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Jun 7, 2008 08:01 PM

Fish Sauce for sneaky umami effects

I splashed a tablespoon or so of Squid brand fish sauce into a pan of butternut squash I was mashing with butter and brown sugar and cinnamon. Wow, was it good! It rounded the flavor out unbelievably. Is anybody else using fish sauce as a secret weapon outside the Asian flavor palette?

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  1. i use it to doctor up all manner of soups.

    1. Me! I did, I did! Use it instead of salt, and many dishes will get compliments they never drew before.

      1. It's a great substitute for anchovies (but not bagna cauda) where it's a minor player: salad dressings, grilled veggies, BBQ.

        2 Replies
        1. re: Claudette

          I use it in dressings as well Claudette.

          1. re: scubadoo97

            I was inspired and made a rice vinegar-nut dressing yesterday with fish sauce that came out great! Good tip!

        2. I do that, too. Try it in Italian pasta sauces. Add a splash to your scrambled eggs. Good stuff, fish sauce.

          6 Replies
          1. re: luckyfatima

            There was a recipe in a recent issue of Saveur that used fish sauce in a bolognese recipe.


            And I also remember reading a couple of years ago about an Italian fermented fish sauce. Forgot the name.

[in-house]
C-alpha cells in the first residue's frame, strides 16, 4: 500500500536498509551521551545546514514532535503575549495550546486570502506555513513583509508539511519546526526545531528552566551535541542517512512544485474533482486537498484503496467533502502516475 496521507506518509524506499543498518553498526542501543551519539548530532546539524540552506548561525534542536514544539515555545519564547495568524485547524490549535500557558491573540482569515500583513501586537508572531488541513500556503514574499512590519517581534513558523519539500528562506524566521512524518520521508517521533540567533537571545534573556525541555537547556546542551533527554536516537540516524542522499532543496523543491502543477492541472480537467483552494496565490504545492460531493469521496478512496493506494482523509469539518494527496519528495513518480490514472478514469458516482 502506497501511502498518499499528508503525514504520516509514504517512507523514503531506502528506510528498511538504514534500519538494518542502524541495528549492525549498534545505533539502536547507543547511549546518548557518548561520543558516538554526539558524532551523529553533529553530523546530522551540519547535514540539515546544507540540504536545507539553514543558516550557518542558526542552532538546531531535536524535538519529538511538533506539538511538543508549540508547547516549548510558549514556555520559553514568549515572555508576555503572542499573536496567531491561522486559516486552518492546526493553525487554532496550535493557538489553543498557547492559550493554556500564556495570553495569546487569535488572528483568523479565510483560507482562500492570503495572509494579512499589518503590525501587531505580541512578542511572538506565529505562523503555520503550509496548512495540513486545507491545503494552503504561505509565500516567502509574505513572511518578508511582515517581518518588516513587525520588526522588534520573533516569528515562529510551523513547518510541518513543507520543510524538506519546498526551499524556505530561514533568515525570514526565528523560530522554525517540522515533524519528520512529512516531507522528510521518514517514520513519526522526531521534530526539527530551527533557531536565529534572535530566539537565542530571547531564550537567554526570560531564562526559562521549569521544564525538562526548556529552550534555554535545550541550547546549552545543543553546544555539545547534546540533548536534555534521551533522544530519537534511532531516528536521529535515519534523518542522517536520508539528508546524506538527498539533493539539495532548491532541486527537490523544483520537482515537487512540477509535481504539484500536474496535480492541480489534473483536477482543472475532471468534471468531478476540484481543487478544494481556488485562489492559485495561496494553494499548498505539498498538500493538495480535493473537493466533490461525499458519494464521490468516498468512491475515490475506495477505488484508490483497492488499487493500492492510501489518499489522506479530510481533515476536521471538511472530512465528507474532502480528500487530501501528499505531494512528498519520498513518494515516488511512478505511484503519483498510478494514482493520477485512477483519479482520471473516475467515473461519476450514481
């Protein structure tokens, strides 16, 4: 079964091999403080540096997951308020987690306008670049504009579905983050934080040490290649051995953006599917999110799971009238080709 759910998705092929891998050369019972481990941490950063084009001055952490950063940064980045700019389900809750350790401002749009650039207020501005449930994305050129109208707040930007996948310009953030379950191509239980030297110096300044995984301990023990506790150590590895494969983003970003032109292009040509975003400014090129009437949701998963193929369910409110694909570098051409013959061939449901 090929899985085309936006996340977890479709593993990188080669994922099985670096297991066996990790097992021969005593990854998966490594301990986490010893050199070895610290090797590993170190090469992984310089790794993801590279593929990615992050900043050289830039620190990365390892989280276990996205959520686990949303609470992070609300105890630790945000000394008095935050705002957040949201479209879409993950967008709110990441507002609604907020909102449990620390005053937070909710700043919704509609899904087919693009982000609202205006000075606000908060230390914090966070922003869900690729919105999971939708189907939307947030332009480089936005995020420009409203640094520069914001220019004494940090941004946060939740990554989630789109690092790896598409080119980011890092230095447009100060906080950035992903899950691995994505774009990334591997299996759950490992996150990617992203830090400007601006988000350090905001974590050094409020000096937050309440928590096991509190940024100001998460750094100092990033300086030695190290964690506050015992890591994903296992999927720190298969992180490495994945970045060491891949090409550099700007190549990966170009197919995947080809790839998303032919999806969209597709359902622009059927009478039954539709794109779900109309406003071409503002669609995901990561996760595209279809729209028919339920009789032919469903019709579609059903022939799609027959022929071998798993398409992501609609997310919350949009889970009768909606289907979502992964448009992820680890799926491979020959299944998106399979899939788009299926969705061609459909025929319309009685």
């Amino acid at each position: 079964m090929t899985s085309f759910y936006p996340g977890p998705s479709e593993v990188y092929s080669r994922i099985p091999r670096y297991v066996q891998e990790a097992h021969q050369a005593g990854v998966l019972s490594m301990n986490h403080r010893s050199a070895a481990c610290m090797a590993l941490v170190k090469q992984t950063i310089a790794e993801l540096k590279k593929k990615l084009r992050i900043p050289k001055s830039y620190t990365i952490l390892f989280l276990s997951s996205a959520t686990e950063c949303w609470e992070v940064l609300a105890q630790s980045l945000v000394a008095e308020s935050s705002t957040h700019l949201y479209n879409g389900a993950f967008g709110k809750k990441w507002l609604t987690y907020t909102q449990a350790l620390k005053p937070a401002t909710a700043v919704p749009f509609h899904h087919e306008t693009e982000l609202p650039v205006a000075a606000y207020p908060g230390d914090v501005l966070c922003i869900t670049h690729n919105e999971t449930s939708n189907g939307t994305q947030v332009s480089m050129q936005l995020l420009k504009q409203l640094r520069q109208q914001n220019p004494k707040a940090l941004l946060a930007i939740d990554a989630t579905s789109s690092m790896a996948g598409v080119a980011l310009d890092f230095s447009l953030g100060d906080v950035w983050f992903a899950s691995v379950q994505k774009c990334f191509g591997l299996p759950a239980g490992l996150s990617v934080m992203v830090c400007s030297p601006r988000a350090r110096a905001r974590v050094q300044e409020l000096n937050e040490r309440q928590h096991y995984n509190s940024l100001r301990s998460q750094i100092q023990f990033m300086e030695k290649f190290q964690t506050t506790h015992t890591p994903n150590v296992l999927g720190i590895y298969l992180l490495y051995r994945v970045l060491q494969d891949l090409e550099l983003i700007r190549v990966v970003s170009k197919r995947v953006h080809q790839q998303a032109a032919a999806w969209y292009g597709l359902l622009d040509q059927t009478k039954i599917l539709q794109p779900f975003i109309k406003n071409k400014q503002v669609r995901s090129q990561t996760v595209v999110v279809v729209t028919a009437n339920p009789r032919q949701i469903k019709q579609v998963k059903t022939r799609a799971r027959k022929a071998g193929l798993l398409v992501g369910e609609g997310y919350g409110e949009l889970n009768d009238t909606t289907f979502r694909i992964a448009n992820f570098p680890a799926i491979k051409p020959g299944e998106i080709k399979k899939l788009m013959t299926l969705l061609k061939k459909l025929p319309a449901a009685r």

1. re: Miss Needle

              Do you mean garam? The ancient Romans made different varieties of fish sauce from fermenting fish and shellfish much like how fish sauce is currently produced in Thailand and Vietname. Now you can see it as a condiment in high-end restaurants in Spain as well.

              When a Italian recipe calls for anchovies and I don't have any handy, Squid brand fish sauce comes to the rescue. I tell my dogmatic Italian friends afterwards and they always look at me in disbelief.

              1. re: mielimato

                I'm not sure. It was actually a brand name of a fish sauce as opposed to garam. It was in Saveur's Top 100 best things of the year, and was published about 2 - 3 years ago. If anybody knows or remembers, I'd appreciate it.

                1. re: mielimato

                  I don't think anyone knows for sure just what garam tasted like, but from all indications it indeed was much like nam pla or nuoc mam, the fish sauce used in Thailand, Vietnam and all the southeast asian region.

                  1. re: Brian S

                    It's just such beautifully basic stuff, now as then, which relates to its flexibility as a foundational accent.

                    A few old writings on ancient garum production:





            2. It is perhaps one of the most surreptitious and delightful components of the secret arsenal.

              I learned long ago never to advertise its presence in a dish, nor even to disclose it as an ingredient until a series of screening questions assured me that the inquirer could "handle the truth". It's funny how lots of folks have a fundamental problem with the idea of fermented fish.

              It's manufacture and production is a basic and very old technique, as in this video:


              1 Reply
              1. re: FoodFuser

                People can be so squeamish: my hubby never wants to know what's in anything (he's "very uptight WASP that way" - his words). He was shocked to learn that creme brulee was made with eggs & cream! I asked him what he thought it was made with, and he said he was clueless (I could have told him that!).